Kirk Degiorgio revisits a groundbreaking dub techno record.
For techno, 1993 was a pivotal year. The influence of the first wave of Detroit artists was lessening as the genre went increasingly global, sparking creative scenes in European cities like London, Amsterdam, Ghent and Berlin. Detroit techno's blueprint was adapted by each community, where sub-genres like acid techno, intelligent techno and ambient techno flourished alongside jungle, breakbeat and other specialised sounds.
It was among this fracturing that releases by a mysterious label and artist named Basic Channel appeared. Information was lacking, so techno fans projected their own theories onto the heavy slabs of vinyl. The releases baffled European techno fans, and equally confused those in the US. "As the actual Basic Channel releases were showing up, I remember I was in Gramaphone Records in Chicago where the kids who worked in the store were tripping," the Detroit techno artist Carl Craig recently told me over email.
Carl Craig was a well-known producer by then, but Maurizio was only known to techno die-hards who, a year earlier, had spotted a Maurizio record called Ploy. (It included an Underground Resistance remix.) Some Maurizio releases appeared on coloured vinyl, and all had NSC stamps in the dead wax indicating they had been mastered and pressed in Detroit. "Everyone was trying to figure out who these Basic Channel boys were, because the records were being pressed in Detroit," Carl said.
I knew most of the Detroit techno producers and nobody had ever mentioned a Maurizio, so it was assumed to be a pseudonym. After speaking with Carl one night, I learned that a German duo, Moritz Von Oswald and Mark Ernestus, were behind the releases. They were Detroit techno fans who had visited the city and engaged with Jeff Mills as he was leaving the Underground Resistance collective, and had exchanged remixes with Carl. They had also delivered an EP's worth of material for Carl's Planet E label, which came out under the name Quadrant.
"I knew Mark and Moritz for a while before Basic Channel," Carl said. "I met Mark first in Detroit at the Majestic Theatre. When we [Planet E] released Quadrant, the boys had already put out Ploy. I just loved what they were doing."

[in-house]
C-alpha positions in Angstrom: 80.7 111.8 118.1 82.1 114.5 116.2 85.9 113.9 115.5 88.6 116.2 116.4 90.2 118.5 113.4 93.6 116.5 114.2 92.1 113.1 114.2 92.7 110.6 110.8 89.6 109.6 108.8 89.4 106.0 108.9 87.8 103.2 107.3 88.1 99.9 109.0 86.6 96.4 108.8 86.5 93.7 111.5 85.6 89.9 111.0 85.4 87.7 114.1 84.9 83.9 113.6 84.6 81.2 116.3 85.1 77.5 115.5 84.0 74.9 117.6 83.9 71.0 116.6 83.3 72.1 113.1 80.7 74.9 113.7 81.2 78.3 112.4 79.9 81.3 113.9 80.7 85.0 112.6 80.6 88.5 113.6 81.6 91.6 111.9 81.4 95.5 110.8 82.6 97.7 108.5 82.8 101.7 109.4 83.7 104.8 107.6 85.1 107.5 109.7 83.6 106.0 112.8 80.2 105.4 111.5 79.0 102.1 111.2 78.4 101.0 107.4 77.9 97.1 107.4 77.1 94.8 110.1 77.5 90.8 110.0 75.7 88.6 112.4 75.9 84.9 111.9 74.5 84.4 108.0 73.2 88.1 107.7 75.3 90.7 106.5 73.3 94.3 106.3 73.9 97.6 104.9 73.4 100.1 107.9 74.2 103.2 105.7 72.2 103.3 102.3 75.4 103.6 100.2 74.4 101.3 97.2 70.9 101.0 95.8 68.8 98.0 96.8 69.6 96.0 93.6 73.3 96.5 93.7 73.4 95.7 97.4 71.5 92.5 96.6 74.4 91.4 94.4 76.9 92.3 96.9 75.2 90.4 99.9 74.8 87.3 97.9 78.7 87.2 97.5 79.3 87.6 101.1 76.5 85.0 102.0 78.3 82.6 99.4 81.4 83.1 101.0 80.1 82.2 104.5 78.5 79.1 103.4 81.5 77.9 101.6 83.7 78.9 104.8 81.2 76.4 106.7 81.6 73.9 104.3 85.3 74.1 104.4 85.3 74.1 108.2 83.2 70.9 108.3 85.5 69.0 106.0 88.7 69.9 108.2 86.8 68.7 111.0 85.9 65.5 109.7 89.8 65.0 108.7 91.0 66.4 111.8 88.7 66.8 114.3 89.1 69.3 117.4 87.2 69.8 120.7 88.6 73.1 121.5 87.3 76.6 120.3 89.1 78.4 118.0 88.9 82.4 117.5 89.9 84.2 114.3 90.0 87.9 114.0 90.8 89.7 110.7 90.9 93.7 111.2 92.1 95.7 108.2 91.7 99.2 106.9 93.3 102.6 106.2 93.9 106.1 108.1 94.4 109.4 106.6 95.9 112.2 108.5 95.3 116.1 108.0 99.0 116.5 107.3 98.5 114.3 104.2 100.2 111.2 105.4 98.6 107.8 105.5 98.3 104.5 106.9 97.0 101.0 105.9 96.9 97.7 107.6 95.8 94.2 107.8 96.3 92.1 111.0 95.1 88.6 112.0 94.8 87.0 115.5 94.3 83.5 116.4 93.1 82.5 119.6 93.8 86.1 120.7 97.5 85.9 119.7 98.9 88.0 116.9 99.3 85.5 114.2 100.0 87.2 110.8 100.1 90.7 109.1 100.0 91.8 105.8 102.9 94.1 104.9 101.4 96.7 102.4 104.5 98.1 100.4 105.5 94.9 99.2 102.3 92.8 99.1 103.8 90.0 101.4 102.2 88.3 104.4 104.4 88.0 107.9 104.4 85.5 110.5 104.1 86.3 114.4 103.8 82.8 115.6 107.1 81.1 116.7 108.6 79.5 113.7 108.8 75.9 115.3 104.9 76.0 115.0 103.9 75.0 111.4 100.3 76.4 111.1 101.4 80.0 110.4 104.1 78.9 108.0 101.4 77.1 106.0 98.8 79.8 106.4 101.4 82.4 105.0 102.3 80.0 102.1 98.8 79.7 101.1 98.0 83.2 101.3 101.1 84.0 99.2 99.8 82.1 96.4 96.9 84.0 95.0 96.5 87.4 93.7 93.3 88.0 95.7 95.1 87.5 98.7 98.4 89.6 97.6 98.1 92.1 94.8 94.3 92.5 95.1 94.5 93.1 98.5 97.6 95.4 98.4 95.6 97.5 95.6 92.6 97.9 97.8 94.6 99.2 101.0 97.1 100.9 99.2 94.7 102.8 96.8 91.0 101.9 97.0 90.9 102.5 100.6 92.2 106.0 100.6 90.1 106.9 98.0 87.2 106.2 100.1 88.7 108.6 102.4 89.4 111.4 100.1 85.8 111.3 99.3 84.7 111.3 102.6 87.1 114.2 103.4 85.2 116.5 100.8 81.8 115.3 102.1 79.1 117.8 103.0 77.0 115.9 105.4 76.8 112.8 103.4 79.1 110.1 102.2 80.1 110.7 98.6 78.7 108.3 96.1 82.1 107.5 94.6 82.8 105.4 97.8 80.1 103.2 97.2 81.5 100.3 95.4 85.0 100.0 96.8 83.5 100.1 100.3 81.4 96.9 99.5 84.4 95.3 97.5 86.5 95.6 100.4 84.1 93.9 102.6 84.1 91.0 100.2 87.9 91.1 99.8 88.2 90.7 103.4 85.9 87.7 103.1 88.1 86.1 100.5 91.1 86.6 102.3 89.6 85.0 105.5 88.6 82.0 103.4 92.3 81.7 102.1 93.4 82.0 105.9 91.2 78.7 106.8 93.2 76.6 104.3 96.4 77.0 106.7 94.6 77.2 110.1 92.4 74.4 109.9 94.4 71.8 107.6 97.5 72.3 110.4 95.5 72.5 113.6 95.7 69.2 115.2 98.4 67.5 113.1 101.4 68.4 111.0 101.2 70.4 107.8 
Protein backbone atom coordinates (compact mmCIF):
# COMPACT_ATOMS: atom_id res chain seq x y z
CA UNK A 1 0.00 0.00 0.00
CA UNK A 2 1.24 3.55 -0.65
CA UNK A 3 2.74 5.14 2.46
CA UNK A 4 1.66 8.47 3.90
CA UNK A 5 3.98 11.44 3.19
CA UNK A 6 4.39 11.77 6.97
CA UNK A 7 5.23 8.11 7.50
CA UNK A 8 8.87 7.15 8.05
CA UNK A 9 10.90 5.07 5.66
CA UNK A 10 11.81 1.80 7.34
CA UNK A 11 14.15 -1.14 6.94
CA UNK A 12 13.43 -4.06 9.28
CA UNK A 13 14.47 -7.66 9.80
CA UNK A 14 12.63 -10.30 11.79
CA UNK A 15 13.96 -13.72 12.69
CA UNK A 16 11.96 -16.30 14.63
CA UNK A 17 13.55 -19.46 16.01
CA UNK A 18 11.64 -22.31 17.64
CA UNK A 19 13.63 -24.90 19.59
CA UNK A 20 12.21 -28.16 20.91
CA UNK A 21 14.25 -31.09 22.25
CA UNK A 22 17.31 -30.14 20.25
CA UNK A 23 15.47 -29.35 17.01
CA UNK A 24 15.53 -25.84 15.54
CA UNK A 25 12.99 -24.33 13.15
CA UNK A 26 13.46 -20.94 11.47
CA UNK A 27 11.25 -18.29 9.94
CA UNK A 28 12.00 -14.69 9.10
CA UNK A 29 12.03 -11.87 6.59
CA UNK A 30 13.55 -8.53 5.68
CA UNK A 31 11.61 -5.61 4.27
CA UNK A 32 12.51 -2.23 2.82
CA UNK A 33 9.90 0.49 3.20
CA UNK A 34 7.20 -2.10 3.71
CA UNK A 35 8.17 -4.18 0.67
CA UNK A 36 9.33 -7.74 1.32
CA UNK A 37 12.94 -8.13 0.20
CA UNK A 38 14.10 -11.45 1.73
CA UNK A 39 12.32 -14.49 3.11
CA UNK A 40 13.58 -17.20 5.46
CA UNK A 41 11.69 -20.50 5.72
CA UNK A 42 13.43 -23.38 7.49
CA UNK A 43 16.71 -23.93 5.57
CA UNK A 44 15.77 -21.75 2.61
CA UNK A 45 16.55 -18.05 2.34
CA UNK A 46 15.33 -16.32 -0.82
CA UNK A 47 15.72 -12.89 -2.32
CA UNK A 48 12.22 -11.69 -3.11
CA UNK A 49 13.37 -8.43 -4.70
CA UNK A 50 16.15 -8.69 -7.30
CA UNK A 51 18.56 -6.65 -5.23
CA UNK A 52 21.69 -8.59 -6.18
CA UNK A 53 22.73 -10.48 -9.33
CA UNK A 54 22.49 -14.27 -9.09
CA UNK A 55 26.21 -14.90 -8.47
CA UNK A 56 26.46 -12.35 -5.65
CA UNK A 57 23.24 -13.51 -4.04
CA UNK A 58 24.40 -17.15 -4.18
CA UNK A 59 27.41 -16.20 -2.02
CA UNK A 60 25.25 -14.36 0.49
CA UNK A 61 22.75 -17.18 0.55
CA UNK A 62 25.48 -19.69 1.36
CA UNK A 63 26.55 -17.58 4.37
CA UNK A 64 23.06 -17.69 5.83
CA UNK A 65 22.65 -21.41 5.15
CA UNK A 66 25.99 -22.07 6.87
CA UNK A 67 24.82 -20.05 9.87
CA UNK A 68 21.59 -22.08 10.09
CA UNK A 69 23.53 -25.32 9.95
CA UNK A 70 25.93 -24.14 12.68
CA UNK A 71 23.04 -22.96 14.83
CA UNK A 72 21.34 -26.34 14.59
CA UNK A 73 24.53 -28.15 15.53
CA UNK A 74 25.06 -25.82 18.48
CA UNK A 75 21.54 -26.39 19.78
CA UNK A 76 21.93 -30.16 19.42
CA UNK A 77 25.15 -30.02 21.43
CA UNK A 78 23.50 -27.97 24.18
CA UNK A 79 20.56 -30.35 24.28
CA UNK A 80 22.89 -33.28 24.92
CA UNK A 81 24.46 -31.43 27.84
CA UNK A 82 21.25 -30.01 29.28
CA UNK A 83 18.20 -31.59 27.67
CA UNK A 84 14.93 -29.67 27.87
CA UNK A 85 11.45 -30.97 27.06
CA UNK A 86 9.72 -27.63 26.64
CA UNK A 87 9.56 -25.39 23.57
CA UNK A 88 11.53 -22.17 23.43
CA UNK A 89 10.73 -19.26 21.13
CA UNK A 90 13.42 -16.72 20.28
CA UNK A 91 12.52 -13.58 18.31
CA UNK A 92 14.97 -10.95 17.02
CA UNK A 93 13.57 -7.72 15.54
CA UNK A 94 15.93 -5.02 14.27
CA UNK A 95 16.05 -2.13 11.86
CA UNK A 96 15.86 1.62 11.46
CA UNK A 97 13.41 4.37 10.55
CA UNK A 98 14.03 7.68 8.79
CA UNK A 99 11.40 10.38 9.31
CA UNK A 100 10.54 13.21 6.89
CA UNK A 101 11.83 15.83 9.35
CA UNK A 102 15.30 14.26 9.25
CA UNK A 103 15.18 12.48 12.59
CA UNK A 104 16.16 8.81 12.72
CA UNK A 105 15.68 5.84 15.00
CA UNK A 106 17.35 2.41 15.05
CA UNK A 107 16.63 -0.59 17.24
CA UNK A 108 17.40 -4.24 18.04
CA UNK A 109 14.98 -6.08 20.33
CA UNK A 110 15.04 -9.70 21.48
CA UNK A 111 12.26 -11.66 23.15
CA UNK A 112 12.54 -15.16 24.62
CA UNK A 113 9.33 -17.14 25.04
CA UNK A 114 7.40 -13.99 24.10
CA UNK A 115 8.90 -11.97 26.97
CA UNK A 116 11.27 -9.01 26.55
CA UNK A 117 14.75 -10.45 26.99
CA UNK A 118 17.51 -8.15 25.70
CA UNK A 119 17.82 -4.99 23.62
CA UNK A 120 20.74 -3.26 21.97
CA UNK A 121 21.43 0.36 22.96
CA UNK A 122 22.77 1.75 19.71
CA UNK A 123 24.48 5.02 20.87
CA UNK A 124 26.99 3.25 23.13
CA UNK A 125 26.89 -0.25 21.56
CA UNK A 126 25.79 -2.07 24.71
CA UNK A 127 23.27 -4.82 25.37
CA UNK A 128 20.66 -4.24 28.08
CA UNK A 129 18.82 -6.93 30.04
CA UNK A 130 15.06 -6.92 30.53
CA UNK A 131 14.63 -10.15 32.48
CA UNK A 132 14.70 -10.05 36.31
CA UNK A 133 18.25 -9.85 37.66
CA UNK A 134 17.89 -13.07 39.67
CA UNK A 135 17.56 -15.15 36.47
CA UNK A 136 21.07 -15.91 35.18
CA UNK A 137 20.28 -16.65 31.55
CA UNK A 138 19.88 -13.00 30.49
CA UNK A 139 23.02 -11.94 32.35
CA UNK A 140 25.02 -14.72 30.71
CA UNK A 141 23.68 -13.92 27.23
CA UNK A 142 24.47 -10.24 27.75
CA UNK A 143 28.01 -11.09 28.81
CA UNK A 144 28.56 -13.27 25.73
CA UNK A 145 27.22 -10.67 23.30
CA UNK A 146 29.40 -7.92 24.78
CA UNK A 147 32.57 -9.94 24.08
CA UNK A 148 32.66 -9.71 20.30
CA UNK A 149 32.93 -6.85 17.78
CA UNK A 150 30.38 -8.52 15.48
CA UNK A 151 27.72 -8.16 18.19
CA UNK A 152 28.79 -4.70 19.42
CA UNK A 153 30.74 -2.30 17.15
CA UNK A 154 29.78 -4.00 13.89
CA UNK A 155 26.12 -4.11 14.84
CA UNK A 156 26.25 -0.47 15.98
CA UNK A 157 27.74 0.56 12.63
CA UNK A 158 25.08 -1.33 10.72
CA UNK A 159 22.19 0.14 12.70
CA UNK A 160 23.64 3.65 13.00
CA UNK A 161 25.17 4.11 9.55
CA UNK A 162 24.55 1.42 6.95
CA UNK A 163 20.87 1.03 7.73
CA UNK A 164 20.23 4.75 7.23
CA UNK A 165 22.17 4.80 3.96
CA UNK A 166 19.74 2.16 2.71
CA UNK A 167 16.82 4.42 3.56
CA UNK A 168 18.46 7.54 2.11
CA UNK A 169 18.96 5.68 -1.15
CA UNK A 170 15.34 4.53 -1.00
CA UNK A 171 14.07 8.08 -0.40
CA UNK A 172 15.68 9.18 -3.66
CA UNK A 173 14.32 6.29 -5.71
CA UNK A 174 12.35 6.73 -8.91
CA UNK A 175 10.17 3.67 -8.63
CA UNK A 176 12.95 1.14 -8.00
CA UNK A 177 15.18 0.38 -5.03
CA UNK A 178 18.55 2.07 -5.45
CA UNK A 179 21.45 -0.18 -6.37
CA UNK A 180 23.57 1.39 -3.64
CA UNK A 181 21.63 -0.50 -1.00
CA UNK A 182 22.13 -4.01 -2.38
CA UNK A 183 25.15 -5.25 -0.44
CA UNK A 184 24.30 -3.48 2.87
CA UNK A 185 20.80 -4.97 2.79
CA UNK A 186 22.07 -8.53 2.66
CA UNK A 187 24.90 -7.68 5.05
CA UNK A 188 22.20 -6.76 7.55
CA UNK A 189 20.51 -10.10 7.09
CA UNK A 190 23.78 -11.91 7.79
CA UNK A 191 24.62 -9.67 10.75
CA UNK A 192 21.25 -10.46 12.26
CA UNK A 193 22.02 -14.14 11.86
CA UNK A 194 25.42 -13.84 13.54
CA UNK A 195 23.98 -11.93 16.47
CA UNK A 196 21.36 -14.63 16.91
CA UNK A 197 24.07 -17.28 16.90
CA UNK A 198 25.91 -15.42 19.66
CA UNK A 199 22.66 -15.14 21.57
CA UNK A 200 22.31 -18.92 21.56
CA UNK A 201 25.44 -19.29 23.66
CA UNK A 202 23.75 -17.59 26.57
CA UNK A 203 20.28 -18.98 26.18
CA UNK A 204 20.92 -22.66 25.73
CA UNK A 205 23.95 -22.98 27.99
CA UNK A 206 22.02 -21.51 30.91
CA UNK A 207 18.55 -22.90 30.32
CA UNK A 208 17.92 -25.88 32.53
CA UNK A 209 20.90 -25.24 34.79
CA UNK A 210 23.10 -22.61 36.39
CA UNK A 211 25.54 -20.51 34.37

Berlin's love for the second wave of Detroit artists such as Mills and Craig is crucial to Basic Channel's story. Carl swore me to secrecy at the time, but there were stories of how the Basic Channel crew planned to purchase a building in downtown Detroit and have it as a studio base. As more Basic Channel releases came out, so did more information. And far from being aloof, detached men of mystery, Moritz and Mark were the inspiration and driving force behind a wonderfully creative hub in Berlin. Based around the legendary record store Hard Wax, Basic Channel would not only forge links between Detroit and Berlin artists, but also reached out to record stores across Europe to cater for the growing number of techno fans who wanted hard-to-find releases. This respect for the music eventually led to a studio, multiple labels and the Dubplates & Mastering venture. The passion Mark and Moritz showed in those early days has continued over the decades.
Dave Cawley, who ran the influential London record store Fat Cat, spoke to me over email. "I had such a lovely connection with the Hard Wax crew," he wrote. "We were often in Berlin, and they would come to the UK, too. Our connection was based on mutual respect. We used to swap boxes of records. I'd send a box of 500 hard-to-get UK 12-inches, and they would return the favour."
The Phylyps Trak EP was released in those early days of murk and mystery. "Phylyps Trak" burst out of the speakers with a sound unique at that time. It was somewhat frenetic, a fast tempo driving a 909 and conga rhythm track straight out of the early Jeff Mills school of club techno. Combinations of stabs, granular chords and tape hiss-like noise are placed over the rhythm track. In complete contrast to the sparse dub techno genre Basic Channel launched, "Phylyps Trak" is busy, relentless and intense.
"Phylyps Base" was a stripped-down rework, less busy and perhaps more effective for it. Serving as a dub version, it hinted at what was to come from Mark and Moritz
as they further explored their love of Jamaican dub in the following years. The EP picked up the pace again for the final track, "Axis," hitting even harder with explosive snares boldly upfront in the mix and the kick drum more pronounced. The stabs and repeated chords were an innovative application of the anchoring guitar jabs in Jamaican dub. Coupled with the clicks and hisses prominent in the mix, they gave the overall sound experience of listening to a crusty Jamaican dub experiment from the mid-'70s transported to the future. Tape delays and reverb added to this imagery, so it was no surprise when Mark and Moritz's deep passion for dub music became known.
The following Basic Channel releases increased the amount of space in the arrangements, and stretched out over lengthy sides of vinyl. As always with an innovative series of releases, many artists sought to emulate the crackles, hiss, granular stabs and saturated chords. Waldorf's Wavetable synthesisers became sought after when it was rumoured Mark and Moritz were rare owners of the rare Waldorf Wave, where a vast interface and hybrid digital met an analog filter approach.
The meditative sound, honed by mixing down the old-school way with all hands on faders in lengthy sessions, evokes the very best of deep Jamaican dub, spawning an entire sub-genre: dub techno. Listening back to those earliest Basic Channel releases can still feel spiritual, a time when Detroit techno met Kingston via Berlin.